(a) Location of Cayo Santiago off the southeastern coast of Puerto Rico. (b) Age distribution of individuals sampled for the bulk tissue RNA sequencing dataset. Selected individuals span the natural adult age distribution and are evenly balanced between sexes. (c) Age distribution of individuals per brain region (excludes samples not passing laboratory or bioinformatic quality control). (d) Age distribution of females sampled for the single-nucleus RNA sequencing dataset. Selected individuals span the natural age distribution and are evenly balanced between two naturally occurring social groups (HH and KK) on Cayo Santiago. (e) Hazard rates from a previously published demographic model of Cayo Santiago macaques (ref. 2) demonstrate that individuals in the age range of our sample experience age-associated increases in mortality risk (N = 11,659 biologically independent animals). Error bars represent the mean hazard rate ± the standard error.

Extended Data Fig. 2 Global similarity of gene expression across brain regions.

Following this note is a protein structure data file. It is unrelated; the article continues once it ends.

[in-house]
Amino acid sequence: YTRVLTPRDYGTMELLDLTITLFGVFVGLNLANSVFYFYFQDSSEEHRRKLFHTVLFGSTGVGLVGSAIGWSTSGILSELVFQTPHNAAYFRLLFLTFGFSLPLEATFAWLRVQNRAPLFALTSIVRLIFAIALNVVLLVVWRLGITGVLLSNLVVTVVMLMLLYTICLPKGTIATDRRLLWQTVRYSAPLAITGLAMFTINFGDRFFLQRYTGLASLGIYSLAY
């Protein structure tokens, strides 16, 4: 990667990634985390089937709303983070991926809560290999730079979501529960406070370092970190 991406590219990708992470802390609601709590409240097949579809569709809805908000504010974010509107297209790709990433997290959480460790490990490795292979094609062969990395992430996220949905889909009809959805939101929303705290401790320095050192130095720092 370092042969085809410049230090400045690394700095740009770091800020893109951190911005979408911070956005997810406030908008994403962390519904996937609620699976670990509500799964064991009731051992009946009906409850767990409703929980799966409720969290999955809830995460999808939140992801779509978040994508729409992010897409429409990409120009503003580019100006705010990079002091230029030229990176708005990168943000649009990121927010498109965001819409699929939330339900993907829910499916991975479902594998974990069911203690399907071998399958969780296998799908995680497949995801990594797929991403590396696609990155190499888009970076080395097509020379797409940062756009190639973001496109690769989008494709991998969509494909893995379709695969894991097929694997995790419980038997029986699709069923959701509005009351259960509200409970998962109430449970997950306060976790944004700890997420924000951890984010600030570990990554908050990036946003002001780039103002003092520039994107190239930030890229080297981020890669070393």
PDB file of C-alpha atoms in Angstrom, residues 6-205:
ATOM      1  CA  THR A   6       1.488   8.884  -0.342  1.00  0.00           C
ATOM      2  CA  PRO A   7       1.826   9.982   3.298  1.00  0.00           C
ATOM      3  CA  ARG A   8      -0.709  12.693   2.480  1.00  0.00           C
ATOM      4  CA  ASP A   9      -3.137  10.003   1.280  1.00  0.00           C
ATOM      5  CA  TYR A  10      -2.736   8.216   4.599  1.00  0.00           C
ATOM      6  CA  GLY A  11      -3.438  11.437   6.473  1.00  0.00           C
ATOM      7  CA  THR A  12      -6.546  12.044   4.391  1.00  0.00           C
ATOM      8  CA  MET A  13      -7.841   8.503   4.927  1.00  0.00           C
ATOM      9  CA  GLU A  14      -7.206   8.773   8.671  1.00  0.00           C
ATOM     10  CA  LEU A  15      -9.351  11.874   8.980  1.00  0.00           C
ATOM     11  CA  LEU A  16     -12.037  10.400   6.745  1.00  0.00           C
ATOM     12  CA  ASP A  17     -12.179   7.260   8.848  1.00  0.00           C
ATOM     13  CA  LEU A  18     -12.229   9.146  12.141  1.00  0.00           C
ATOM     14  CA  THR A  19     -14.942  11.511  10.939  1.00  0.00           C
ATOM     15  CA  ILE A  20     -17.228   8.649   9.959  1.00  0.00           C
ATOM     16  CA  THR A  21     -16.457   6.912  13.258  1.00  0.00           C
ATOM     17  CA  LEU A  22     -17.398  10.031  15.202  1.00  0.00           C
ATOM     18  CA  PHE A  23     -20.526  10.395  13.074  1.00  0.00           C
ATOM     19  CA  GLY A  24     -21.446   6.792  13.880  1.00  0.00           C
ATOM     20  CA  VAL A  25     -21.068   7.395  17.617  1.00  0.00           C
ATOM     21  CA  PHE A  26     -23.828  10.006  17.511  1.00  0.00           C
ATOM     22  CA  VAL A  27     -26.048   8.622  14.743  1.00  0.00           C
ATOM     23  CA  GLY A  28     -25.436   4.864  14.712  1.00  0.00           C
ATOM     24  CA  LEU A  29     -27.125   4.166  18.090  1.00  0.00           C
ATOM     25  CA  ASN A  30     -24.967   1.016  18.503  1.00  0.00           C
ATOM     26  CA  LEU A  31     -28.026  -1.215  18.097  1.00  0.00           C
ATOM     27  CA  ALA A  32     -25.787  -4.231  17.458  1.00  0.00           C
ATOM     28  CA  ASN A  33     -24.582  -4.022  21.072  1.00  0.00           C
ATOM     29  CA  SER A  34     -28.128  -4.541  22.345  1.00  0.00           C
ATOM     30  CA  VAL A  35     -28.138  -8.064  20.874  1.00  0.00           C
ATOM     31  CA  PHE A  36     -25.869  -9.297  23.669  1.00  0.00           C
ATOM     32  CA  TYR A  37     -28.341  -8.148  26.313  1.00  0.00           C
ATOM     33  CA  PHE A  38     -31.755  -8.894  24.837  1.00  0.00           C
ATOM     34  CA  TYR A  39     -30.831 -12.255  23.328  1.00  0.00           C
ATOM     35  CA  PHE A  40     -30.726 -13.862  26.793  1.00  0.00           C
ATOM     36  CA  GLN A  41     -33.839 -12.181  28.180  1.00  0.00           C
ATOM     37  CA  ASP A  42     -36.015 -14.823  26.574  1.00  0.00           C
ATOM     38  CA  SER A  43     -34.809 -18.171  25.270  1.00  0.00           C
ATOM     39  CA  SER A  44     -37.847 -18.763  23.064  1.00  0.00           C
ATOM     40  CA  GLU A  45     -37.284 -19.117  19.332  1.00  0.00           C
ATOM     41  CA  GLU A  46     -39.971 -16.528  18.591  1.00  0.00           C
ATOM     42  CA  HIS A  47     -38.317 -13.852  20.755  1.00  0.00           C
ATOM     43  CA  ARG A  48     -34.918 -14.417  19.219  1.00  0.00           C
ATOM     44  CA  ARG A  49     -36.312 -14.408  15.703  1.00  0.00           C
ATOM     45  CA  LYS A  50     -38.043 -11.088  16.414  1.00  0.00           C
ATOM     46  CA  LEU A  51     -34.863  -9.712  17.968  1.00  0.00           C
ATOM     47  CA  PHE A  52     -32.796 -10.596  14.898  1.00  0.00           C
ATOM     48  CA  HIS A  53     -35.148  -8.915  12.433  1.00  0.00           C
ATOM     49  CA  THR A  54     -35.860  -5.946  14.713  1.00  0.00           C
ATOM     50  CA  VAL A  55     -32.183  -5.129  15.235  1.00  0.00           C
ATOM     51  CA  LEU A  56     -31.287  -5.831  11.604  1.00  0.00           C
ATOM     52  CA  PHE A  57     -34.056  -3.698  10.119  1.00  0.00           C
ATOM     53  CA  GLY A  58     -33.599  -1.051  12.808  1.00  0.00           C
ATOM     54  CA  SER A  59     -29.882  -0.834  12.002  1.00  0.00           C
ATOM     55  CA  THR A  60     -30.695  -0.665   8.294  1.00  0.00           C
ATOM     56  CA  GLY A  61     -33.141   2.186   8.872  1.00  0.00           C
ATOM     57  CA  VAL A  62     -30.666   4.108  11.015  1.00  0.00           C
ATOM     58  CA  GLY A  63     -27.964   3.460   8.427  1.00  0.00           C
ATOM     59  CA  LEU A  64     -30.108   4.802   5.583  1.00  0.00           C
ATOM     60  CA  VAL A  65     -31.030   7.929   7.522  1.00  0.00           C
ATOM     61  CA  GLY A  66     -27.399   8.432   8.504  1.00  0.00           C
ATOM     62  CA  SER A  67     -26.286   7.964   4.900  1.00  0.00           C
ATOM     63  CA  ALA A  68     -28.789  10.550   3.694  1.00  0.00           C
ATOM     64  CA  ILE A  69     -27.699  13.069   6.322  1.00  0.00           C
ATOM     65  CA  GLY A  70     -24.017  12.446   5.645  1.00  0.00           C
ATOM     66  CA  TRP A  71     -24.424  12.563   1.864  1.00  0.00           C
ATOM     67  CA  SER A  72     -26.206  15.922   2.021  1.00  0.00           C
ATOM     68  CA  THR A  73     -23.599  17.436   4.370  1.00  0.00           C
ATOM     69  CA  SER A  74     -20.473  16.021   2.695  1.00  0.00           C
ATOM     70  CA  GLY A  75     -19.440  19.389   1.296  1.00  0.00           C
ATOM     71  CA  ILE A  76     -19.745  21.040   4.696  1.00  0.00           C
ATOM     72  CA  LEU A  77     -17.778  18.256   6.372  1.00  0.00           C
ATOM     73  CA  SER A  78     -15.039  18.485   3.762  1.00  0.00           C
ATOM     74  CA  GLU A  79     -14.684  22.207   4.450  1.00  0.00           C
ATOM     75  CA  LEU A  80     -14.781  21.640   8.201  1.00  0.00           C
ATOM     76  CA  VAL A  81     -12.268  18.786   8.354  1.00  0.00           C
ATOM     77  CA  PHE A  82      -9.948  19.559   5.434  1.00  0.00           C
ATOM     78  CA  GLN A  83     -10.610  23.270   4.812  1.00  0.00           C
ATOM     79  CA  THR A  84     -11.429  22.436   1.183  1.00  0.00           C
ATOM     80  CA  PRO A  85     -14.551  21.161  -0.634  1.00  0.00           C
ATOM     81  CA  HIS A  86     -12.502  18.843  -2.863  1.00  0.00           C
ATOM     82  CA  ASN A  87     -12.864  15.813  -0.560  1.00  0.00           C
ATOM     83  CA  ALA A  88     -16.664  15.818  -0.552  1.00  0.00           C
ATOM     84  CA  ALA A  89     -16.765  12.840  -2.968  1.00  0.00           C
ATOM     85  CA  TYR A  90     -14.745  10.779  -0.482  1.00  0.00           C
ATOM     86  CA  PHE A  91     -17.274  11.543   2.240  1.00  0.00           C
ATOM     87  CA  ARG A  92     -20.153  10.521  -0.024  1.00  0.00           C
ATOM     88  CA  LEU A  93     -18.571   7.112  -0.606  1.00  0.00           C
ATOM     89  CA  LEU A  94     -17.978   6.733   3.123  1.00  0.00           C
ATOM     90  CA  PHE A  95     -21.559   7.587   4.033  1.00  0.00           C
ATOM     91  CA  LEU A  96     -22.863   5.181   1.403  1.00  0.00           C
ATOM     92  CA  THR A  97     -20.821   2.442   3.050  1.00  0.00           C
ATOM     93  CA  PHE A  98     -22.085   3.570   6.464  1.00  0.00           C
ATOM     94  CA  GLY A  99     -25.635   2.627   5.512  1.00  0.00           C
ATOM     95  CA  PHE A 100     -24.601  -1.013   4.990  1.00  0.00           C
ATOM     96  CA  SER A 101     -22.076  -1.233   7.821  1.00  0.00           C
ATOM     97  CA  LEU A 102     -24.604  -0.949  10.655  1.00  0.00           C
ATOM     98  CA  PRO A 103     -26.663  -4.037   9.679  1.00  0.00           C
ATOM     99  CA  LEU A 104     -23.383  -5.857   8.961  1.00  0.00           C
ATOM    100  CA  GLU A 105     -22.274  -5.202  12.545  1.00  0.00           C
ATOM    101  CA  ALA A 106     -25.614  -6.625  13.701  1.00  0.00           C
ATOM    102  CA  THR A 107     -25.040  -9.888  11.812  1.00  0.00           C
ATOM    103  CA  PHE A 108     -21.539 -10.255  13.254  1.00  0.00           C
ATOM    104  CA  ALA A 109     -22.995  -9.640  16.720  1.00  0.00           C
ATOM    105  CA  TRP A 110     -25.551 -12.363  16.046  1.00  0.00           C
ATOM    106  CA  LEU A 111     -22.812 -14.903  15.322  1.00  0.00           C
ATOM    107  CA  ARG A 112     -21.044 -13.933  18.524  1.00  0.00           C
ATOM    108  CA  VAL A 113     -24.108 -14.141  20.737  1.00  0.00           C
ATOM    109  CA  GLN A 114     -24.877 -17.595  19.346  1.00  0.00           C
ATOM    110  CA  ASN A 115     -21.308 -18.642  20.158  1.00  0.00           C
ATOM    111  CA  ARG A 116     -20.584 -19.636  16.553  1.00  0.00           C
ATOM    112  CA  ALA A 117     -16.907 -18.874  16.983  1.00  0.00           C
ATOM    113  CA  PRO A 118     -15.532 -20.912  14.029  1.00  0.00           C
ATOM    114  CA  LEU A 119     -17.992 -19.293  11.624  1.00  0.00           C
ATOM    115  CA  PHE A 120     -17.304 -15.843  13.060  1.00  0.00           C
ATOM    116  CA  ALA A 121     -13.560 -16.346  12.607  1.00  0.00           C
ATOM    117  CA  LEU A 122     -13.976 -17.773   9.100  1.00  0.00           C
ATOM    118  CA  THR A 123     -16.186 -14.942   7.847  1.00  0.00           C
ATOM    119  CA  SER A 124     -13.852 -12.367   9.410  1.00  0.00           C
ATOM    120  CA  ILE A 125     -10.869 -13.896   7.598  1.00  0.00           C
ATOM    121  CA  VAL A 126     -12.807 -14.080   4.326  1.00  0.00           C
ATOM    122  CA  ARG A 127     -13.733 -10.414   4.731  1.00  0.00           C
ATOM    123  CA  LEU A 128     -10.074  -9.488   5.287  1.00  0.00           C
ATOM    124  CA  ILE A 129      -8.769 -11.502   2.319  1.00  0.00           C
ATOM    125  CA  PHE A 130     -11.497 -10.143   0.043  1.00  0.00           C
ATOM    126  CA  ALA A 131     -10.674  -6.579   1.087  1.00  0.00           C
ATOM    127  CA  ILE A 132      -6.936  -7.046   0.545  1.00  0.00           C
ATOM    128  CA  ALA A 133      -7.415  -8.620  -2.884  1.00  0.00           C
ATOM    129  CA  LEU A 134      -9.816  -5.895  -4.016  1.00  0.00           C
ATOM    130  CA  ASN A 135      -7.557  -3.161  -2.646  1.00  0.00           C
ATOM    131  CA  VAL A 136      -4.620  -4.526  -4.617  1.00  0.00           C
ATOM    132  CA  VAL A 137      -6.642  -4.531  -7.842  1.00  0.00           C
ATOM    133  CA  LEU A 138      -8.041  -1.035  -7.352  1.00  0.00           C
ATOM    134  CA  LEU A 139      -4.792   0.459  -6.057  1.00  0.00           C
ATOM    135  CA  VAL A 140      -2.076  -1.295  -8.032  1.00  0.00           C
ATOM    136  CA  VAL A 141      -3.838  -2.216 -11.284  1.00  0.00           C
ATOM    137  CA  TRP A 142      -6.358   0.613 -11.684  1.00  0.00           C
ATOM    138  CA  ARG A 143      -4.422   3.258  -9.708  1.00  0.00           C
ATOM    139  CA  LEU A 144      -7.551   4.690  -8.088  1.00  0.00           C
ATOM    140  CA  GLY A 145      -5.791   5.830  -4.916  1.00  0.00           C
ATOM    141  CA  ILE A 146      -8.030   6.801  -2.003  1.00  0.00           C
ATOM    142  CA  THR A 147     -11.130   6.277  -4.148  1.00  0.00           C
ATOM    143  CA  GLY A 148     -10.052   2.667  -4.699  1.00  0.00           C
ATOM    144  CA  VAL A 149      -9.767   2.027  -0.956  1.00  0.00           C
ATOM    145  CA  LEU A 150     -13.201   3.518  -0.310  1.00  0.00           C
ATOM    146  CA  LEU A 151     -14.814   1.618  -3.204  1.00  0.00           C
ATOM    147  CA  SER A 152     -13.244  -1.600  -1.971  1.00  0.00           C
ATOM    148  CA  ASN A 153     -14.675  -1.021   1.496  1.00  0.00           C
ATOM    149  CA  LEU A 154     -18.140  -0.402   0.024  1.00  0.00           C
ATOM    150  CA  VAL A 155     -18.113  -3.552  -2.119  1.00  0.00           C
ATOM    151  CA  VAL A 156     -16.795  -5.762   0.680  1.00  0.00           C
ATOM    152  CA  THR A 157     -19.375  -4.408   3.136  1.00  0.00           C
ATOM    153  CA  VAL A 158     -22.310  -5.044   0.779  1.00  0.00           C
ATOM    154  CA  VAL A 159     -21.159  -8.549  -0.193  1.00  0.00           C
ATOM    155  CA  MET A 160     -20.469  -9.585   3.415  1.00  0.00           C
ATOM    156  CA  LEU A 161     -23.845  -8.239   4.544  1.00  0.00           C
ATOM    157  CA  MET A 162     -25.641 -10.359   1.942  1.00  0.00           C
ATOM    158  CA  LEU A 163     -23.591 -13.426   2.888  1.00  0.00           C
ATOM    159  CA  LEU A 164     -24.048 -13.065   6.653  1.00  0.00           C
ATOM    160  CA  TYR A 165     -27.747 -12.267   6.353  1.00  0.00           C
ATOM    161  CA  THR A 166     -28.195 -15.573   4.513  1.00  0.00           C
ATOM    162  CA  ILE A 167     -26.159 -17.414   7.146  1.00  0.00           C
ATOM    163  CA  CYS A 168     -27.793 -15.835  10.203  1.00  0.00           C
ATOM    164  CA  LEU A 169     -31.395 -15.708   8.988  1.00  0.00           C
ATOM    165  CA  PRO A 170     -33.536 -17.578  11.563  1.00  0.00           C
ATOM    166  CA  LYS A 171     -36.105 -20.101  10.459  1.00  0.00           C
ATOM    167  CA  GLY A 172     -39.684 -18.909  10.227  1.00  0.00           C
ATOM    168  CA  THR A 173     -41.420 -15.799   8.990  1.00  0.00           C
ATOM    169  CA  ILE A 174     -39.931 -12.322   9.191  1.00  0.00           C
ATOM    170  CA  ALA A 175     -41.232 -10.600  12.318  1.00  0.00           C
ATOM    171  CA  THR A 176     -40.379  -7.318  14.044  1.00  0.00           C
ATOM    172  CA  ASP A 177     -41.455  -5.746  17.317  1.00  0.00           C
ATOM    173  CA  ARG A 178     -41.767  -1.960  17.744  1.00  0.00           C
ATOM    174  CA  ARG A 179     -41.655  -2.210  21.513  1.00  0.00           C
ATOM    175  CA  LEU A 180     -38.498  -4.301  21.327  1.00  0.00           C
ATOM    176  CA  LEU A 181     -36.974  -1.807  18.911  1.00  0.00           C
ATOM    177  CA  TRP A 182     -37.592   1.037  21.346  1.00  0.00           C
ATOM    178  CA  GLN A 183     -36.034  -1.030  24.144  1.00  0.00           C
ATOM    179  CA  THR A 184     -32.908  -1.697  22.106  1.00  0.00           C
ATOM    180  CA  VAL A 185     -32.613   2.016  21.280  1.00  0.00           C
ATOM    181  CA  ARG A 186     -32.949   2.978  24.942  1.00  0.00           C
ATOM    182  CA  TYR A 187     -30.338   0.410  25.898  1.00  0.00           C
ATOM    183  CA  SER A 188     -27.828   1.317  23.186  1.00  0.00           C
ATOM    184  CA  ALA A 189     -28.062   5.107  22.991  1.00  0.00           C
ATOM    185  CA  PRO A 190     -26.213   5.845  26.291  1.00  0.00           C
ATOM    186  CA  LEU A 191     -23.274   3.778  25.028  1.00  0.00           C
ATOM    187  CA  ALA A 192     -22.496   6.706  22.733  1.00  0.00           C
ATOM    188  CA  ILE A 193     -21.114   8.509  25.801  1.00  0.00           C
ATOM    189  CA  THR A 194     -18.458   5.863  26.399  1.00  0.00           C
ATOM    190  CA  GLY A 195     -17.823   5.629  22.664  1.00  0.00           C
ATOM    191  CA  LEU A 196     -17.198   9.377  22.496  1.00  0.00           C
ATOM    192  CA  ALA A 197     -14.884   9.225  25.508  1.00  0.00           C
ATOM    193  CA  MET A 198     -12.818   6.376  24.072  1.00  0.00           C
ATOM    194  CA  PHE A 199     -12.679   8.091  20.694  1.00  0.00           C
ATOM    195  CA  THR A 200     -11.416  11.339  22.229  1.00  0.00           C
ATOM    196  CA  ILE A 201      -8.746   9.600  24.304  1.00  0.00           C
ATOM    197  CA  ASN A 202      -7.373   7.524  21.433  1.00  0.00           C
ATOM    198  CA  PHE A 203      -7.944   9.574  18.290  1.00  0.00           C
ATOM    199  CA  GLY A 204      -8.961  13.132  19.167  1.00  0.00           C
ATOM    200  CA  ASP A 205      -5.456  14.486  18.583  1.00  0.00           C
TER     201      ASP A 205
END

(a) Dendrogram showing hierarchical clustering results on averaged expression for each brain region. (b) The same dendrogram visualized over 1000 bootstrap replicates in which libraries were randomly sampled with replacement before calculating average expression and repeating hierarchical clustering. (c) Dendrogram showing hierarchical clustering results on all libraries. Terminal branches are colored by brain region.

Extended Data Fig. 3 Comparison of variance partitioning of age between macaques and humans.

(a) Age explains similar proportions of variance in global gene expression across diverse brain regions between macaques from this study (left) and humans from the GTEx study (right). Median variance explained by age was 0.19% (interquartile range [IQR] = 0.04–0.51%) in this study (N = 527 biologically independent samples) and 0.26% (IQR = 0.07–0.82%) in the GTEx study (N = 2,642 biologically independent samples). Effects of technical covariates were first removed to facilitate this comparison. (b) Age explains similar proportions of variance in gene expression within individual brain regions. Median variance explained by age ranged from 0.6–6.4% across brain regions from this study (N = 36 biologically independent animals, left) and ranged from 0.3–4.2% across brain regions from the GTEx study (N = 382 biologically independent individuals, right). Box plots depict the median (center), and IQR (bounds of box), with whiskers extending to either the maxima/minima or to the median ±1.5×IQR, whichever is nearest.